The influence of neoliberalism stretches beyond the economic landscape into the sociological setting. In an article tracing the psychological consequences of neoliberal policy on food bank users, Swales et al (2020) unpack the ‘superegoic imperatives’ of the agenda. The emphasis on self-sufficiency, and thus the stigma attached to seeking assistance, results in individuals experiencing guilt and shame for ‘failing to meet the standard promoted’. This latter sentiment is not only applicable to poverty but also to sickness. Neoliberal ideology not only limits access to healthcare but enforces a shift in which illness is reconstructed as a personal rather than cultural problem. It produces a privatisation in multiple senses.
In her meditation on neoliberal health care during the pandemic, Jane Shulma recounts an observation she first shared on Facebook:
‘COVID-19 will be a fantastically tragic model to explain to students the neoliberal agenda of putting onus on the individual to obfuscate the reality that most of the horrors of our time are neoliberal-made disasters… we swallow the absurd dominant discourse because we have to, i.e., ‘it’s your responsibility to not catch a highly contagious virus’ (Shulma: 2020).
Shulma argues that the government framing of the virus was an attempt to deliberately shift the object of medical attention away from the failures of policy and onto the shortcomings of the individual. Vision statements underscoring press meetings such as ‘Stay home > Protect the NHS > Save lives’ served to further fortify a culture of hyper-responsibility in a time of national crisis.
Keeping the above in mind, in an ironically neoliberal move, I turn away from national policy and hone in on the individual.
In March 2020, Dr Michael Ward piloted the ‘CoronaDiaries’, a project compiling first-hand experiences of 185 participants during the Covid-19 pandemic in Britain. In these entries, the psychological consequences of cultivating individual blame and stigmatising infection are prevalent.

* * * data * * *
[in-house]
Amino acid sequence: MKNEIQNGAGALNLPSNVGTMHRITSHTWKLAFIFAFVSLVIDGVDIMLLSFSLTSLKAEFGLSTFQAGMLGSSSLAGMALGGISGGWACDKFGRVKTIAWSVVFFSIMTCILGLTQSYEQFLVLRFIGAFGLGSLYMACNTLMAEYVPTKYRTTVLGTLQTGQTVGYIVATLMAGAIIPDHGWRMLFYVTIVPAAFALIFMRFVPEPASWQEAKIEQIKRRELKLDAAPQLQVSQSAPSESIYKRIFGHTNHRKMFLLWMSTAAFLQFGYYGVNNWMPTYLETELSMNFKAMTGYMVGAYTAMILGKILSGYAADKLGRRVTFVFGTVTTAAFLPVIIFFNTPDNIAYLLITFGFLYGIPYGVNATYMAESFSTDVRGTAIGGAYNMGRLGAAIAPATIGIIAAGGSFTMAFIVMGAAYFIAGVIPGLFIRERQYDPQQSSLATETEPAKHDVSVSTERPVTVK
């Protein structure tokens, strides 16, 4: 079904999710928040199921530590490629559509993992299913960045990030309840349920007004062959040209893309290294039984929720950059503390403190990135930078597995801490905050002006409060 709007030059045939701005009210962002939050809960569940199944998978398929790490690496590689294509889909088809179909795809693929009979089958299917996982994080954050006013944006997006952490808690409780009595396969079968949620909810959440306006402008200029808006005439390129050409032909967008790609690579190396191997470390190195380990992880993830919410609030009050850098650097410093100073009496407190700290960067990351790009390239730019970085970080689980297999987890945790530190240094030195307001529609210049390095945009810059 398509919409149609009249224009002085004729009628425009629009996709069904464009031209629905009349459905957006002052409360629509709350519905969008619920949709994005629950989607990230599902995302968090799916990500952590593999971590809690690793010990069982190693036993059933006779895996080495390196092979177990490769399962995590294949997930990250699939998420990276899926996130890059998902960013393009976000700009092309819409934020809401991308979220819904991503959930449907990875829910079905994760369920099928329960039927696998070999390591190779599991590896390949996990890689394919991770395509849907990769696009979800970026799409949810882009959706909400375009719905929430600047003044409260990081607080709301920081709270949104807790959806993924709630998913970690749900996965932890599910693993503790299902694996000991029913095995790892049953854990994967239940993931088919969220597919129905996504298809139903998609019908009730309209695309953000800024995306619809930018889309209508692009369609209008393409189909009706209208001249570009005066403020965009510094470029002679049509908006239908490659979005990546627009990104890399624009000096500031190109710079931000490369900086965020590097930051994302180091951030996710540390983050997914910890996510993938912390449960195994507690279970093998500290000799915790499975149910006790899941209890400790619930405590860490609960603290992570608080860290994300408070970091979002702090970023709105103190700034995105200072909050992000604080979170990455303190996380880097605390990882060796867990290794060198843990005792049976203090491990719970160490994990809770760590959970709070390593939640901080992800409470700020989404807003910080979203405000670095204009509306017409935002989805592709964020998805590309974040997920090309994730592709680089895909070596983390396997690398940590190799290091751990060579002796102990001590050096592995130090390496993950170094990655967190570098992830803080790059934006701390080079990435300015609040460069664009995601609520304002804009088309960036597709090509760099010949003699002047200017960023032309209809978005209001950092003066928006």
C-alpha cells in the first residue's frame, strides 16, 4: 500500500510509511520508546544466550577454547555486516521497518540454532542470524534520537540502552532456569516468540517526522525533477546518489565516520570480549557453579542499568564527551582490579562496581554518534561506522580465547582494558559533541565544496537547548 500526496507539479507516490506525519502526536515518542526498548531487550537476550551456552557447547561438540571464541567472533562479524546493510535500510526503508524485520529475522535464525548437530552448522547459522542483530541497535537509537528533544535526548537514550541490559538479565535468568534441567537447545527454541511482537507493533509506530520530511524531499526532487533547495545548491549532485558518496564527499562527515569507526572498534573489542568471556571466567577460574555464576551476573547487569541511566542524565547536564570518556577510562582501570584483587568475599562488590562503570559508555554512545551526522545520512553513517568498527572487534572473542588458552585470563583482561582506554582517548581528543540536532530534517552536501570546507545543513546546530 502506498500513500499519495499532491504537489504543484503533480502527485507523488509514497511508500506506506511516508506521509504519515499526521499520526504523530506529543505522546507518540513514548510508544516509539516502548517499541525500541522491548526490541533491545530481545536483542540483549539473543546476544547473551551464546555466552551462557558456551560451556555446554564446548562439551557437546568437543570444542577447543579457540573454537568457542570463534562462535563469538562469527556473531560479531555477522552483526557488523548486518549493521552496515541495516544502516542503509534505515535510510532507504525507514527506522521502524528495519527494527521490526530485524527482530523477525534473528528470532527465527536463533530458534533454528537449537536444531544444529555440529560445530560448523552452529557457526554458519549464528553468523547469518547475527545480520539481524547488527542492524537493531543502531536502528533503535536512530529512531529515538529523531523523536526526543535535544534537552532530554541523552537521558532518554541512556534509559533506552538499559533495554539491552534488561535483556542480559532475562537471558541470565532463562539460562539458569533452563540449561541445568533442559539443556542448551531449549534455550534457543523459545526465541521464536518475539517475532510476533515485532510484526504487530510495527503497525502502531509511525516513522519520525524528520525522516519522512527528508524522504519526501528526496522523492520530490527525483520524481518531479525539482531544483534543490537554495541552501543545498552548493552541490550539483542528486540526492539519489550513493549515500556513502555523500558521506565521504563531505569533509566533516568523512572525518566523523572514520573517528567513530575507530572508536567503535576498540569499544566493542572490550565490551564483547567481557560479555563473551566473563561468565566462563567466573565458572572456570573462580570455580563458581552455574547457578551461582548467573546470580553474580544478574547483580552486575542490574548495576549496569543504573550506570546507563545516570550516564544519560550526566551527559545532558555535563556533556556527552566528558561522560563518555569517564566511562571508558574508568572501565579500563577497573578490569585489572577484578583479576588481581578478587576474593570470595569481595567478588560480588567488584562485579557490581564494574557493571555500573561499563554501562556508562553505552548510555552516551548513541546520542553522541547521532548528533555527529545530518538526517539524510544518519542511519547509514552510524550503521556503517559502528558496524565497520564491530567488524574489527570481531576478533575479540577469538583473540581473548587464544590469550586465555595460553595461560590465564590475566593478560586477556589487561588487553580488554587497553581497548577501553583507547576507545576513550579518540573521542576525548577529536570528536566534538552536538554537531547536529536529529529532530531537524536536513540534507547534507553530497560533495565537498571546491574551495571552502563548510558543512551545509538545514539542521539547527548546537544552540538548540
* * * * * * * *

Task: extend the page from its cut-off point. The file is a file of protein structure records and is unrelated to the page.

Days before the legal imposition of lockdown, one contributor (Sam) provides an account of interacting with an electrician:
‘My god, what a resplendent idiot he was. Diabetic, with cancer, and a heart problem, but fully on the “coronavirus is being whipped up to scare people” bandwagon of malignant scrotes…after I pointed out that he can die however he damn well pleases…but he’s also going to kill other people, he seemed to change his tone.’ (Ward: 2020)
Another participant relayed her distress at having to avoid her daughters who had rushed home from university: ‘It’s horrible not being able to hug them. They think I’m being distant but I’m just trying to protect us all’. Both extracts demonstrate how the individual was being ascribed an unprecedented amount of agency at a time when they have never felt more out of control: ‘maybe the fact nobody has any control over anything right now has been wearing me down without realising it’ (Sam).
What is clear from Ward’s study, is that the social dimensions of illness were keenly felt during lockdown. The affiliation of transmission and murder (‘he’s going to kill other people’) dominates the subtext of the collected diaries. Participants agonise over their new, precarious positions as they teeter ambiguously between protector and offender (‘I felt guilty any time anyone walked past me’). Sickness is treated as evidence of perpetration: ‘we’ve just had the results of my positive covid test’, laments Jamie-Leigh towards the end of her entry, ‘all I can do is feel overwhelmed by anger and guilt’.